Well-known ophthalmologist and New Zealand refractive surgery pioneer Dr Tony Morris was remembered by family, friends and colleagues at a memorial service in Auckland in October.
Tony was one of the first ophthalmologists in New Zealand to perform radial keratotomy in 1985 and, in 1992, together with colleagues and later Eye Institute business partners Associate Professor Bruce Hadden and Dr Peter Ring, imported New Zealand’s first excimer laser.
But Tony wasn’t just a pioneering ophthalmologist, he was both entrepreneurial and visionary, said colleagues; “a financial whizz”, recalled Eye Institute’s former long-serving practice manager Barbara Hare in an earlier interview.
An optometry-ophthalmology champion
Contact lens pioneer, optometrist Paul Rose said Dr Morris was also one of the earliest ophthalmologists to understand the importance of building positive relationships with optometrists to better serve patients. He was one of a small number of ophthalmologist members to join the New Zealand Society of Contact Lens Practitioners (now the Cornea & Contact Lens Society of NZ) where he served as a councillor and president with Rose. “He held optometry in high regard. Tony even fitted contact lenses for a short period before recognising that this task fitted much better into an optometrist’s role.”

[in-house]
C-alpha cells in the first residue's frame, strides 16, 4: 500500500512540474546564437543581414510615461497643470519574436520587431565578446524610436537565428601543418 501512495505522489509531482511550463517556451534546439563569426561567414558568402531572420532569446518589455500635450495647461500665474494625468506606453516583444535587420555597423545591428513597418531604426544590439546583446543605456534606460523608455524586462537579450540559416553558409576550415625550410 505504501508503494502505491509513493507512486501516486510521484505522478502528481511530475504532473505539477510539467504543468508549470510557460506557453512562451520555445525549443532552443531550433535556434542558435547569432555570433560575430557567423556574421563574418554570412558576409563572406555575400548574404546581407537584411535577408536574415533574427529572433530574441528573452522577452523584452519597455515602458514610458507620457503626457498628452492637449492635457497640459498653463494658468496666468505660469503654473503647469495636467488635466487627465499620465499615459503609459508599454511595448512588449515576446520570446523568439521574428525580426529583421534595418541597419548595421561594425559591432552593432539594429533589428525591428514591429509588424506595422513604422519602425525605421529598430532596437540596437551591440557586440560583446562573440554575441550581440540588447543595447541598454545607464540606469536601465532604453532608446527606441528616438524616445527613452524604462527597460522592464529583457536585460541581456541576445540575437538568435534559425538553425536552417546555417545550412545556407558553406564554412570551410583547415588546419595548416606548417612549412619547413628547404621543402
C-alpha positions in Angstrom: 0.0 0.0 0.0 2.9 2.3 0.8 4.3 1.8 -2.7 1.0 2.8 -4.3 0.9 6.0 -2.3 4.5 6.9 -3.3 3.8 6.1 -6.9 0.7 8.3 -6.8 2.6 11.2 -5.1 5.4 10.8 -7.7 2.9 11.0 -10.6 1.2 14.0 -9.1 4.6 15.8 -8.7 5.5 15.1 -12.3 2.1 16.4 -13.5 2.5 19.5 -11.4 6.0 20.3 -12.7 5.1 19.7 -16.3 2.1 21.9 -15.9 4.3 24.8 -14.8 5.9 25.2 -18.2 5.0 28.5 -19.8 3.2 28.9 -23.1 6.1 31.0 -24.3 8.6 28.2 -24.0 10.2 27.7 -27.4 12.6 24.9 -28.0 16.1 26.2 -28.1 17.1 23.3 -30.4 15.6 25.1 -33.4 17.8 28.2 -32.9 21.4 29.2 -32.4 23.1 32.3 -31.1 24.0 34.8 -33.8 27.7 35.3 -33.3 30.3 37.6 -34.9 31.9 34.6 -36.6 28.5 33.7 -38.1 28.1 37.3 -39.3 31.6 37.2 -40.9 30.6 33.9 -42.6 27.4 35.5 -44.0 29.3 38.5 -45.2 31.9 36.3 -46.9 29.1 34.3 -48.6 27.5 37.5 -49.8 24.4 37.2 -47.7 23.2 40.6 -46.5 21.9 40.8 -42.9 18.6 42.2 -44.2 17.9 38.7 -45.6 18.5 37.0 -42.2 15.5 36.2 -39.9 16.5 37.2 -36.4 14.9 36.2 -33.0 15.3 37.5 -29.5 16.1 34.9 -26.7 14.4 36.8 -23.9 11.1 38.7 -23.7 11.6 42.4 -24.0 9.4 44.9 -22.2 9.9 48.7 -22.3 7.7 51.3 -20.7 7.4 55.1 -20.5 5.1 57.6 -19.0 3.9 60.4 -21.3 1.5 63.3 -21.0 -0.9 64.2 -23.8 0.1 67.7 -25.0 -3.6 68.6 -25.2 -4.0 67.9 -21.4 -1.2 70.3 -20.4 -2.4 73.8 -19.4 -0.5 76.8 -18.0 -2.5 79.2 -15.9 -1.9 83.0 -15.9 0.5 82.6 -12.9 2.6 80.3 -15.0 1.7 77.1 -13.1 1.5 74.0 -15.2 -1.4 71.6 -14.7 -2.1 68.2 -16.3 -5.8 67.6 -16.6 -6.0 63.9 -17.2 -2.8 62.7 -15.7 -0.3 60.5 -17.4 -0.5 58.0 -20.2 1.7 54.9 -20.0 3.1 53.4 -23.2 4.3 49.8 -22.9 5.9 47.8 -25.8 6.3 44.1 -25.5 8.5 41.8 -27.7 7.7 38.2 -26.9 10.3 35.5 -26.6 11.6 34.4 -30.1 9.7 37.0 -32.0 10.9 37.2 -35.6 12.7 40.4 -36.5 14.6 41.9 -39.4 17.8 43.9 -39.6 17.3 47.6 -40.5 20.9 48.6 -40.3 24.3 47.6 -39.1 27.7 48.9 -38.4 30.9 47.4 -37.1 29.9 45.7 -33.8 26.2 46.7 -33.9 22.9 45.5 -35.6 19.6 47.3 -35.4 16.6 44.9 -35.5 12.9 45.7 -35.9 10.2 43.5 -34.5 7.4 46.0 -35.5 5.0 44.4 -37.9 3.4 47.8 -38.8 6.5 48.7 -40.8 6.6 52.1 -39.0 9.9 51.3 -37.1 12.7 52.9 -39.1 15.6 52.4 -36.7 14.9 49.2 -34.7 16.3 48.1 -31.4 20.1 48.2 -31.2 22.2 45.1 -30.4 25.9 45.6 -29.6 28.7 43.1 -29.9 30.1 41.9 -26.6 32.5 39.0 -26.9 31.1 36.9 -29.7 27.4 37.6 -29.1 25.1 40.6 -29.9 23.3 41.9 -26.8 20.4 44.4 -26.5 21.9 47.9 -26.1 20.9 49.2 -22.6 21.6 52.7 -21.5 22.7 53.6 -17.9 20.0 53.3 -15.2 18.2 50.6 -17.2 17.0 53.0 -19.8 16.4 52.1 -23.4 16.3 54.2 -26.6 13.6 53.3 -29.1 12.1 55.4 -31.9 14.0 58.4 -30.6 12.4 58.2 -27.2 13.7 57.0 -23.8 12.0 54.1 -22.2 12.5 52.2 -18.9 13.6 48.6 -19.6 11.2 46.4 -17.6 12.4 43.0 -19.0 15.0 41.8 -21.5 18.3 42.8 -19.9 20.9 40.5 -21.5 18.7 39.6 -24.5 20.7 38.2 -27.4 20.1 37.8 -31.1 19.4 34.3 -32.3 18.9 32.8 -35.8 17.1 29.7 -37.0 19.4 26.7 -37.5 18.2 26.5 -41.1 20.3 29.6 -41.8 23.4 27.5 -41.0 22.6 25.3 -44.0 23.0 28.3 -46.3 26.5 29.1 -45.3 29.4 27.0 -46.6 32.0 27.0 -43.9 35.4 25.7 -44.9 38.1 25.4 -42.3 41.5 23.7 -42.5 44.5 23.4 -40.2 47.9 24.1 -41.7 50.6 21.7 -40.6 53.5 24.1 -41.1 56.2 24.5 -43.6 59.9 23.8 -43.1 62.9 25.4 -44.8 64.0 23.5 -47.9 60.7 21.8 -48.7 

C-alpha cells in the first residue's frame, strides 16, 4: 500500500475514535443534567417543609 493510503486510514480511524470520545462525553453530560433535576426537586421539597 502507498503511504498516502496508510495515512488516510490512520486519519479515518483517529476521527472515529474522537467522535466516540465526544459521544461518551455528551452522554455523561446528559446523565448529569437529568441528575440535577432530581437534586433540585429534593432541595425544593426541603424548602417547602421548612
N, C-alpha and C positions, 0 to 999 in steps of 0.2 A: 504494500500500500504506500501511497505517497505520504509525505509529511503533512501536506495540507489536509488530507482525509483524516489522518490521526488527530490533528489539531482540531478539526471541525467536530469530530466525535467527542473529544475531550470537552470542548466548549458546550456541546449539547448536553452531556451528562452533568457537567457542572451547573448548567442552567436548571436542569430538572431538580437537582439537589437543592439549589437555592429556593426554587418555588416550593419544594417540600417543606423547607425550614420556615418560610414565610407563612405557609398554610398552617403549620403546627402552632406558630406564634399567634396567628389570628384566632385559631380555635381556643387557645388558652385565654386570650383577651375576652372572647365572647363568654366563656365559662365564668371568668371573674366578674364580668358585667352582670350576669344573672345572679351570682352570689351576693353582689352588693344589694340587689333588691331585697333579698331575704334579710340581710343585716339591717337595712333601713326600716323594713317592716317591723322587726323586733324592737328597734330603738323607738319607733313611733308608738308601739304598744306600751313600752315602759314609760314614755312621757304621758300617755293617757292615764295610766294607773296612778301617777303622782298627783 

Former Eye Institute ophthalmologist, now principal of Re:Vision Dr Trevor Gray agreed, saying Tony was “significantly responsible” for developing a healthy, professional respect between ophthalmology and optometry in New Zealand. “This was thanks to Tony’s leadership and his dedication to professional education of optometrists in the era when RANZCO banned its members from lecturing to optometrists in Australia and New Zealand!”
An ophthalmology pioneer
Tony had the ability to predict where ophthalmology was heading and wasn’t afraid to bring these ideas and their associated technologies back to his practice in New Zealand, said Rose.
When it came to ophthalmology, Tony was a bit of a maverick with gifted hands, recalled Dr Gray. “Tony had an uncanny ability to identify new treatments and surgeries that were to become universally accepted years later, which early on led to some unfair criticism from those less skilled and less insightful. But Tony had the natural surgical skills and dogged determination to keep pushing the early forms of refractive surgery to ever-increasing levels of safety and quality of vision correction for his many thousands of appreciative patients.”
Dr Gray said he still sees some of Tony’s past patients whose lives had been transformed for the better and were still grateful to him years later.
Life outside ophthalmology
Tony could sometimes come across as arrogant and aloof, but this was due more to shyness than anything else, said Rose. “Though he didn’t rate idle conversation as a top priority!”